At first glance, the title of Tim Keller’s latest book, The Prodigal God, might seem to be a cute and gimmicky play on words. The word “prodigal” is an adjective used to describe someone who is “recklessly extravagant.” It is often used to refer to the well-known story in the gospels of a foolish young man who disrespectfully asks for his inheritance early, squanders it, and yet is graciously reinstated into his family by his father. If the main point of Keller’s book is that the father is really the one that is prodigal, not the son, we’d have another book re-hashing the same story, only with a clever title. Thankfully there’s much more to this short, little book (about the size and length of Steps to Christ); Keller’s latest work is packed with nuanced analysis, fresh- insight, and contemporary relevance.
According to Keller, with this parable, “Jesus is redefining everything we thought we knew about connecting to God. He is redefining sin, what it means to be lost, and what it means to be saved” (28). Sin is commonly understood as breaking rules; one is lost when they are living apart from religion; one is saved when they come to see the folly and emptiness of their ways and understand God’s love and grace. With such an understanding, it is easy to understand why most contemporary retellings of the story focus on the younger brother and his rebellion against and reconciliation to his father. (See, for example, this clip.)
The elder brother in the story, the one who faithfully remains home, but is enraged at his brother’s return and welcome, is usually mentioned as an afterthought, if at all. However, this one-sided emphasis misses the point and power of the parable. Keller correctly points out that Jesus shares this parable (and the ones that precede it about the lost coin and the lost sheep) with the religious leaders of his time, who have a problem with him associating with “sinners” (See Luke 15:2).
When this context is considered, Keller claims, Jesus’ purpose in telling this story was not to assure younger brothers of God’s unconditional love; Jesus is talking to the elder brothers in the audience, the religious and moral people who do everything the Bible requires. Most likely, “the original listeners were not melted into tears by this story but rather they were thunderstruck, offended, and infuriated” (10).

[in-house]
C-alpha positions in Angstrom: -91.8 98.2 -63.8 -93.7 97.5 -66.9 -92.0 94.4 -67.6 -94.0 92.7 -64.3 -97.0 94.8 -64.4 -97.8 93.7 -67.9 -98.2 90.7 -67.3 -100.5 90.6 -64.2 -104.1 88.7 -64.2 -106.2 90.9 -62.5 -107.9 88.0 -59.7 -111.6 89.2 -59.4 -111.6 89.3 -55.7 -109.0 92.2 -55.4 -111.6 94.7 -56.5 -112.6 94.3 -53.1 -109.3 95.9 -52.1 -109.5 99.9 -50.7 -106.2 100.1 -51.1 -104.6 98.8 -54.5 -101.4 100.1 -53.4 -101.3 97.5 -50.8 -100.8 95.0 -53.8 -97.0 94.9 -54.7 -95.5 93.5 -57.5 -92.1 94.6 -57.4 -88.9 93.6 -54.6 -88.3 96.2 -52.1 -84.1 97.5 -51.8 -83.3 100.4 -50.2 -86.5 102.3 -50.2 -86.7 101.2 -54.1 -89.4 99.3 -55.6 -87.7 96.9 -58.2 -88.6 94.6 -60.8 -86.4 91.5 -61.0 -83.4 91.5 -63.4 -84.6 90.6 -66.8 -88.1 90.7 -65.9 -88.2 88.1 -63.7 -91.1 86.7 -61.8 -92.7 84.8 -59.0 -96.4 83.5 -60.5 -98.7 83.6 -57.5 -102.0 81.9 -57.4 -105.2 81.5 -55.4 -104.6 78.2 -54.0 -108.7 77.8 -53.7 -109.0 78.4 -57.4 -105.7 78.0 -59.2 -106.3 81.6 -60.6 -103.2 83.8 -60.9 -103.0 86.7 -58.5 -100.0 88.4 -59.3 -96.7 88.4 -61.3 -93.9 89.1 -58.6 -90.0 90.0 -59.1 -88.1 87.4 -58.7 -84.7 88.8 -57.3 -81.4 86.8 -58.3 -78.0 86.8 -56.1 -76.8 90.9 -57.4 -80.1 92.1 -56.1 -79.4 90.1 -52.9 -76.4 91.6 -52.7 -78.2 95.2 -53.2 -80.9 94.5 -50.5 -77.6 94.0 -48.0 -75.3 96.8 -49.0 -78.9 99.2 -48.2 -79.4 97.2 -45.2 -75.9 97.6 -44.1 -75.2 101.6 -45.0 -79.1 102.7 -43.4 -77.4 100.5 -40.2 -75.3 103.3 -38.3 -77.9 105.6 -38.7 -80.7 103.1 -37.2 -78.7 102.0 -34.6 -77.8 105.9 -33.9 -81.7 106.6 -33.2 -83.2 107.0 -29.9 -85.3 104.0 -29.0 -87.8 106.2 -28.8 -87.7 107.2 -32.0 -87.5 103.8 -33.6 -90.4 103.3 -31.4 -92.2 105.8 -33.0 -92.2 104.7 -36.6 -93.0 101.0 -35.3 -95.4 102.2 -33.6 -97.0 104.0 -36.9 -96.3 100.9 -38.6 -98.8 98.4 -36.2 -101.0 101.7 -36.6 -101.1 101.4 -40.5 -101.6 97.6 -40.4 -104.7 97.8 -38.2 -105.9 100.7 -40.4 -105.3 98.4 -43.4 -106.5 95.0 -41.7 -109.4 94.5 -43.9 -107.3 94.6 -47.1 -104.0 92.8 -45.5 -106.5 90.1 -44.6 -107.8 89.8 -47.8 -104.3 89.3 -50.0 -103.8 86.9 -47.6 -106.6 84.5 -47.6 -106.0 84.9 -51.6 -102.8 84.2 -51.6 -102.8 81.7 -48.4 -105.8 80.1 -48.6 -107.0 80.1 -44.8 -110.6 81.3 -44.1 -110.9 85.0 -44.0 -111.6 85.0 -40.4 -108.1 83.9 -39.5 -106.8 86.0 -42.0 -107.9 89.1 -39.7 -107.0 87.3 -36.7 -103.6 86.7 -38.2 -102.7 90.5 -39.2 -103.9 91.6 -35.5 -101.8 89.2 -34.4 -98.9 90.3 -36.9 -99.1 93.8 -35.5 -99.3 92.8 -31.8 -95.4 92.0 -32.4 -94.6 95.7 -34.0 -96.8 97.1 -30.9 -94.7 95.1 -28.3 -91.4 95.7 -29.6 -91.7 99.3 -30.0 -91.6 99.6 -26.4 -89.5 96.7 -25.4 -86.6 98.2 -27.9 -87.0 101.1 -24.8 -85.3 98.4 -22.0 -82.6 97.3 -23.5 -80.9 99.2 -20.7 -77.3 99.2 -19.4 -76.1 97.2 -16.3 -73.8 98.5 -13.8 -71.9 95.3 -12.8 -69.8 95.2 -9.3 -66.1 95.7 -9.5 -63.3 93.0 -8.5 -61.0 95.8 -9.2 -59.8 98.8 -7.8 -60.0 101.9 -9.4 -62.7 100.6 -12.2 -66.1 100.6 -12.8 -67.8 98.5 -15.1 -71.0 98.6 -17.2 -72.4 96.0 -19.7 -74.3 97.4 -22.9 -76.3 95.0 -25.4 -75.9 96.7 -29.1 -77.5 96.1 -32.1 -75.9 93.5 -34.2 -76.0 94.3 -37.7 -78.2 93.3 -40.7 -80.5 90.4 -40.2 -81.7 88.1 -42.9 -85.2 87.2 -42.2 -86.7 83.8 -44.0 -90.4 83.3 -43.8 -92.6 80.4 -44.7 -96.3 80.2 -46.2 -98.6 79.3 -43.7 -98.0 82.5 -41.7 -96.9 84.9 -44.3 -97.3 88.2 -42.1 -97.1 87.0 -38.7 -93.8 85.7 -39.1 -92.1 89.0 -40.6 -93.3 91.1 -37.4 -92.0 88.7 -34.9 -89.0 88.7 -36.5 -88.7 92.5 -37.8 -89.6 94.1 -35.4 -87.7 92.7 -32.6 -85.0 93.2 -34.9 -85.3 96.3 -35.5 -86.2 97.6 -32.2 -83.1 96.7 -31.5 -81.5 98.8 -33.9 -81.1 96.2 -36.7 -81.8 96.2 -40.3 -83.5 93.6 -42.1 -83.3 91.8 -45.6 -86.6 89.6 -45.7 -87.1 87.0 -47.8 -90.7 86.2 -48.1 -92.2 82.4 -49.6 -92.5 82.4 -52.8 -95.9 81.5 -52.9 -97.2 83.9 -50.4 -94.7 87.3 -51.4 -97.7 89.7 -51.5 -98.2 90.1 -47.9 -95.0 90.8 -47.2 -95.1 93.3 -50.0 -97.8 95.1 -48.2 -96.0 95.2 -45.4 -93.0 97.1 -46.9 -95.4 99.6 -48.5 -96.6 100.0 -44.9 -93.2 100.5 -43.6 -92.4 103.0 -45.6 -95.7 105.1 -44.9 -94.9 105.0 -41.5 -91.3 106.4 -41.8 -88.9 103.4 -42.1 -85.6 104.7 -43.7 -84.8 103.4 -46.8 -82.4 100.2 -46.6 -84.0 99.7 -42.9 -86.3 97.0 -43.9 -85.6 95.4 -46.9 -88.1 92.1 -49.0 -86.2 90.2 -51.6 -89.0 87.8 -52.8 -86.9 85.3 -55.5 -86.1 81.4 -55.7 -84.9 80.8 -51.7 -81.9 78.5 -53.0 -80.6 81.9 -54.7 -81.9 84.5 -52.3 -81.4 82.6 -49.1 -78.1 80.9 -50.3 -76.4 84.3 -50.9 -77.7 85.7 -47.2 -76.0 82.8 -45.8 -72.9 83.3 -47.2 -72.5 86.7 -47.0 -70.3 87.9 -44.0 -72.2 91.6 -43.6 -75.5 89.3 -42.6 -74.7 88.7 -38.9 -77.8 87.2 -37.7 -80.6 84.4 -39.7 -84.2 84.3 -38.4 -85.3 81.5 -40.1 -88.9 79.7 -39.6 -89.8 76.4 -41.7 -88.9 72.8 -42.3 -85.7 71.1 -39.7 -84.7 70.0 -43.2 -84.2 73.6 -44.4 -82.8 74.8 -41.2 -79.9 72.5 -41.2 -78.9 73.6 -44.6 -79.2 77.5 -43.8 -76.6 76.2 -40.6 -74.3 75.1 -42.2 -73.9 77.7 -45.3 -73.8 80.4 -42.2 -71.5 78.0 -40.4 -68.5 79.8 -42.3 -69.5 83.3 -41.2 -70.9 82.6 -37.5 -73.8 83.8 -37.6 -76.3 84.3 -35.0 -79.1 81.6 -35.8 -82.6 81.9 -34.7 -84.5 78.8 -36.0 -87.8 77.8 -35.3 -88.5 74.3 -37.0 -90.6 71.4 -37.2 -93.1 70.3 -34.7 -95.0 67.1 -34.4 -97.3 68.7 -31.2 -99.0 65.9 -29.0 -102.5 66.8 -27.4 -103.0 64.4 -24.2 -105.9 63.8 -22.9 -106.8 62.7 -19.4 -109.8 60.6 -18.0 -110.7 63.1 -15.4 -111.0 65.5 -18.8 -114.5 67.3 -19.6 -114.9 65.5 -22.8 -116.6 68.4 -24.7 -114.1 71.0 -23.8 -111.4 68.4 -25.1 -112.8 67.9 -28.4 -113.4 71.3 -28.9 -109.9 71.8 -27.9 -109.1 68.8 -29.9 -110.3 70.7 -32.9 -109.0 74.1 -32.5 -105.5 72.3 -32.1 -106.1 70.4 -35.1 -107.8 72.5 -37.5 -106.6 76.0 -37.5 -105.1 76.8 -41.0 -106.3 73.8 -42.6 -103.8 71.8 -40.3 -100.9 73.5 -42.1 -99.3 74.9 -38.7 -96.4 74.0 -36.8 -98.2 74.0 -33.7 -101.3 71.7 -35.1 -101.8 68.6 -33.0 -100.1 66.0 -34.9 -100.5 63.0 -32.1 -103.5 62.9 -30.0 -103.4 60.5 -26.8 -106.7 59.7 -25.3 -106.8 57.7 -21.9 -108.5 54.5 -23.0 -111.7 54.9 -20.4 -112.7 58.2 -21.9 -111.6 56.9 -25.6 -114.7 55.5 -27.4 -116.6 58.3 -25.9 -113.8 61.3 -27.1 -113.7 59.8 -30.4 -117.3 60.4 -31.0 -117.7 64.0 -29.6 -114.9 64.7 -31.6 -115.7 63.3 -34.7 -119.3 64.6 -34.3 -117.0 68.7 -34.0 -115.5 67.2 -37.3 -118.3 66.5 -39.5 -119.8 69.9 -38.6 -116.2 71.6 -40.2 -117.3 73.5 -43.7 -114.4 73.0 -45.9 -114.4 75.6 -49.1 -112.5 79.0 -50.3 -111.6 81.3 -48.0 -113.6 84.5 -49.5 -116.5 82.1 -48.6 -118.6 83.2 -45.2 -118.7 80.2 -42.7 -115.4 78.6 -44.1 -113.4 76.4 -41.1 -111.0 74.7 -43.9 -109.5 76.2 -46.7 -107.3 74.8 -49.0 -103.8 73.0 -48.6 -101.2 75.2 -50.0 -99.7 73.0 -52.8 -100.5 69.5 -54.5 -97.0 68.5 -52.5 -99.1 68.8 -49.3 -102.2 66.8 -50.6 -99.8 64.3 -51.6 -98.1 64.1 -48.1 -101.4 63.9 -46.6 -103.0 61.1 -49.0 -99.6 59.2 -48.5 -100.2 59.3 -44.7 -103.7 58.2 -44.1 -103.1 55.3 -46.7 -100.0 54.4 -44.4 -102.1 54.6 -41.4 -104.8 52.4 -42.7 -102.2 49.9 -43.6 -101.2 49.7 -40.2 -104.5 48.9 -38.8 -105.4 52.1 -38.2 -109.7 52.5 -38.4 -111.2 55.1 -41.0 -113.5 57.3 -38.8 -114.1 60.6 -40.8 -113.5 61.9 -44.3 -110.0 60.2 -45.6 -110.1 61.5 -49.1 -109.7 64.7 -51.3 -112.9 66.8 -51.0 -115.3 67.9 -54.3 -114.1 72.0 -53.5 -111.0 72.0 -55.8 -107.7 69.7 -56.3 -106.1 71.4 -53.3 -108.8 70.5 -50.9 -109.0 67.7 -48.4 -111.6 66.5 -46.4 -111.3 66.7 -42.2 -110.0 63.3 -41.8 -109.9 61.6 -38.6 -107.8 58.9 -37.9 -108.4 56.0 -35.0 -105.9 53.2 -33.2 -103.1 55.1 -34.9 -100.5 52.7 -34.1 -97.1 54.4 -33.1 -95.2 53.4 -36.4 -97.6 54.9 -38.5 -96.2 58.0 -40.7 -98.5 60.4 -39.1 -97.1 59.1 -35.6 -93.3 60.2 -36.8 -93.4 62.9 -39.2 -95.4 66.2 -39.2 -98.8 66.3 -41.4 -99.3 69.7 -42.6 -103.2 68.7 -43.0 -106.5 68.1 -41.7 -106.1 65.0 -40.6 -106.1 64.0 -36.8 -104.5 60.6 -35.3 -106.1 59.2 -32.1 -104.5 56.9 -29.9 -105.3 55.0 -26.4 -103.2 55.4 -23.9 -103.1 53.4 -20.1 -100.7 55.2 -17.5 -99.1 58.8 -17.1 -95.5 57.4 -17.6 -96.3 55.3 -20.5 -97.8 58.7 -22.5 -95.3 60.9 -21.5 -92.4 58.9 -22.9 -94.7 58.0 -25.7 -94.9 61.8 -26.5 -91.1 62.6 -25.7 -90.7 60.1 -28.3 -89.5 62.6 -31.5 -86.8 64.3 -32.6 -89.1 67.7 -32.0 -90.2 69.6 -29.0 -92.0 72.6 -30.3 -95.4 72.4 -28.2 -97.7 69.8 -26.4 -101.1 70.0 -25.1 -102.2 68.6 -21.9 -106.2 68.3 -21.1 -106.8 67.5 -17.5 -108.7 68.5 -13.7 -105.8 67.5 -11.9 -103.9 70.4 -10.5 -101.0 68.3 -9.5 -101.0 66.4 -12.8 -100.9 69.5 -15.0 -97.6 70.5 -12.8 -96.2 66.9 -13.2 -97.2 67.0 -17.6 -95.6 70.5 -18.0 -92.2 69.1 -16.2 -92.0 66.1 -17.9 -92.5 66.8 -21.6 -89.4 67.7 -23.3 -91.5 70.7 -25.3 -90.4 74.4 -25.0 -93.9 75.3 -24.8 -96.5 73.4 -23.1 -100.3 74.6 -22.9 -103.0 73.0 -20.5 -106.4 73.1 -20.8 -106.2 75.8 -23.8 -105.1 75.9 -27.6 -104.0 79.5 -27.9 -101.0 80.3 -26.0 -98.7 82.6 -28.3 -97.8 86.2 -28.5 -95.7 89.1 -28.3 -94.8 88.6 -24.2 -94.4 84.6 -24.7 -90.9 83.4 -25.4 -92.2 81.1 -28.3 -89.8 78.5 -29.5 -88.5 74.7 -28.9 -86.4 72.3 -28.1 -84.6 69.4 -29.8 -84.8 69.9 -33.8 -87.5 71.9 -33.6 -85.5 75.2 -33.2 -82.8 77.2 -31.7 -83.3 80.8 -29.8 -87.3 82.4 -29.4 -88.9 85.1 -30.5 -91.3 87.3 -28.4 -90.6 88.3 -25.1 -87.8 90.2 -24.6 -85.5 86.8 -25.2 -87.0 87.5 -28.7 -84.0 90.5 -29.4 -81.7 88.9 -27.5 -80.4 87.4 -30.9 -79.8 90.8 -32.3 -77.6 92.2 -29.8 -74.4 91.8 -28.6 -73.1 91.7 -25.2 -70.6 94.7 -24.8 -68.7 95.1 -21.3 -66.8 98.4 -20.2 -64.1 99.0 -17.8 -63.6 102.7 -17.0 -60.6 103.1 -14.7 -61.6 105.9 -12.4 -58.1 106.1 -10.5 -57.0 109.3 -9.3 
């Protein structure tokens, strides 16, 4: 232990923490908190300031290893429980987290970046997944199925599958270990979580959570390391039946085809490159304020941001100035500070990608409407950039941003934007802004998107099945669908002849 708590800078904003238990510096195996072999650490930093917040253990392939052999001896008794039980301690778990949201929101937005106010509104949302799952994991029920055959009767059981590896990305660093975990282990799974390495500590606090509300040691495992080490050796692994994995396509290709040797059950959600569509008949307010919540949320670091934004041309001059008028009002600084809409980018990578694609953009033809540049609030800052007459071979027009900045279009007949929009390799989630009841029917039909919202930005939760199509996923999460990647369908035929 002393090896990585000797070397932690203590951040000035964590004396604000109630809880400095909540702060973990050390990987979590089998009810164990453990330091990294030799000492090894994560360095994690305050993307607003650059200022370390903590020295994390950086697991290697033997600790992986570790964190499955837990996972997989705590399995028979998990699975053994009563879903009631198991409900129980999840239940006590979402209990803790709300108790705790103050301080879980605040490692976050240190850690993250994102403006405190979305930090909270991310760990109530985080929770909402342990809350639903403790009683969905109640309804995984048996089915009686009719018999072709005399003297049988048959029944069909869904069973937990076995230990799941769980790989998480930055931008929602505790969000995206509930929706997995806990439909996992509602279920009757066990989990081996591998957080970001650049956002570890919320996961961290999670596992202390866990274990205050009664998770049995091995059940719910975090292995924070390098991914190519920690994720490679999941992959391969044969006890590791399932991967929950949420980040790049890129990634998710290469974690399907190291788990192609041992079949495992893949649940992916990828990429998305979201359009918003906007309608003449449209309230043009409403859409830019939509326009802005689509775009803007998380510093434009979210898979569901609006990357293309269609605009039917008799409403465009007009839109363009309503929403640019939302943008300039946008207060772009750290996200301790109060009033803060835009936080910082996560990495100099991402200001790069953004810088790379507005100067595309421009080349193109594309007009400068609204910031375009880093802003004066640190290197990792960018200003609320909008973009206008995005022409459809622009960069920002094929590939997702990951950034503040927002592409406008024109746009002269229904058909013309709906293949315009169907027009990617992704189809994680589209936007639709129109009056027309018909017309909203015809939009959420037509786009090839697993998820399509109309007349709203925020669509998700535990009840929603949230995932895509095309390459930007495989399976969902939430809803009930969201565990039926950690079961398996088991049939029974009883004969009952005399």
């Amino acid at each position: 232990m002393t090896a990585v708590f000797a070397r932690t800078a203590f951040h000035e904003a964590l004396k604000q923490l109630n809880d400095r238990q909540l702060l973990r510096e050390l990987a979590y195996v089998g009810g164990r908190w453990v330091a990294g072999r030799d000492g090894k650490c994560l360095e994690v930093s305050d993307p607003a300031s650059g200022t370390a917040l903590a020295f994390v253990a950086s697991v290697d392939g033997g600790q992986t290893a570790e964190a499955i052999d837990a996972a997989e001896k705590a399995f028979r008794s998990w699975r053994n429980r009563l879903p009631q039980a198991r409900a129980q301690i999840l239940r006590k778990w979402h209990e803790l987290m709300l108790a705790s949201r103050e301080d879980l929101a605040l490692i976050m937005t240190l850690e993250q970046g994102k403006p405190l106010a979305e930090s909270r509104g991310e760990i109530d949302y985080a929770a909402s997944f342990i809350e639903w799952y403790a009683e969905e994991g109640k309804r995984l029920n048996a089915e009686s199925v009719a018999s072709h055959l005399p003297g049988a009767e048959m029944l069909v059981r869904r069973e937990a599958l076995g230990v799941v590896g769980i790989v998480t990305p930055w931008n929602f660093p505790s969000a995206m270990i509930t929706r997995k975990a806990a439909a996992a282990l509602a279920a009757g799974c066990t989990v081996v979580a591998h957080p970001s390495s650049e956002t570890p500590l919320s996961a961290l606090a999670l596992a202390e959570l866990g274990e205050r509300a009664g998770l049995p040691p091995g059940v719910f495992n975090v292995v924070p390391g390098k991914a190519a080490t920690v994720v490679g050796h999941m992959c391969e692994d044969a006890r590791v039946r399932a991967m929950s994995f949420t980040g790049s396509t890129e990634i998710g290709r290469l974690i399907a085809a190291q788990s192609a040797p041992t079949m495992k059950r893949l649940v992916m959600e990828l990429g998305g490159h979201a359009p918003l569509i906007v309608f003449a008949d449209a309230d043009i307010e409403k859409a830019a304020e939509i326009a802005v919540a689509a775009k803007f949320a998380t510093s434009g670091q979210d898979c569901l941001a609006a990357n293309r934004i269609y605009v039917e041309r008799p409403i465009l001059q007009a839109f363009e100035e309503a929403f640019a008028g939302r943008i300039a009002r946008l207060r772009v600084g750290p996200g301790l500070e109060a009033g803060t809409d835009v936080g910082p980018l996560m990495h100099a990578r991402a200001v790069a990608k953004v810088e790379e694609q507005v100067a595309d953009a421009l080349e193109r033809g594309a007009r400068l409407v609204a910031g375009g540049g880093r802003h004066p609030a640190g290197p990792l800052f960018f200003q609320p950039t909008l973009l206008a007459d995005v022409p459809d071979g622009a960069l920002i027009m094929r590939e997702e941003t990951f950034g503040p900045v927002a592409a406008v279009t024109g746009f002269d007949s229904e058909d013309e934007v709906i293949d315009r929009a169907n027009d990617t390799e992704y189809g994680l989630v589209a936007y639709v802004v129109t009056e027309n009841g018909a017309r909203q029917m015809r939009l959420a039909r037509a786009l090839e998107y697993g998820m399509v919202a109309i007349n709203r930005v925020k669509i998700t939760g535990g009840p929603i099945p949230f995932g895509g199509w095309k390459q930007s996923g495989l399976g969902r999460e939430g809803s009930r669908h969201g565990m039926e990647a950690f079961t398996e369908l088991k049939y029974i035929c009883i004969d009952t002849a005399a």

The story is offensive because it claims that both sons, not one, are equally lost. In fact, if anything, the elder one is in a worse situation. At the end of the story, the loose-living younger son is inside at his father’s table, and the elder son remains outside. What separates him from the feast? “I never disobeyed you,” he says to his father, who implores him to join the party. “How dare you throw him a party, instead of me and without consulting me?” (This is a paraphrase.)
At first glance, his indignation seems entirely justified. However, the response and attitude of the elder brother show that he is more similar to his younger brother than he realizes. The younger brother desires his father’s wealth, and to spend it without any parental supervision. His plan to obtain this end is open defiance. The elder son, it becomes evident, desires the same thing! His method, however, is obedience; in the end, he hopes that this will give him some leverage over his father. Keller makes a provocative point: “Careful obedience to God’s law may serve as a strategy for rebelling against God” (37).
According to Keller, Jesus gives us a radical redefinition sin:
[S]in is not just breaking the rules, it is putting yourself in the place of God as Savior, Lord, and Judge just as each son sought to displace the authority of the father in his own life…There are two ways of being your own Savior and Lord. One is by breaking all the moral laws and setting your own course, and one is by keeping all the moral laws and being very, very good (43-44).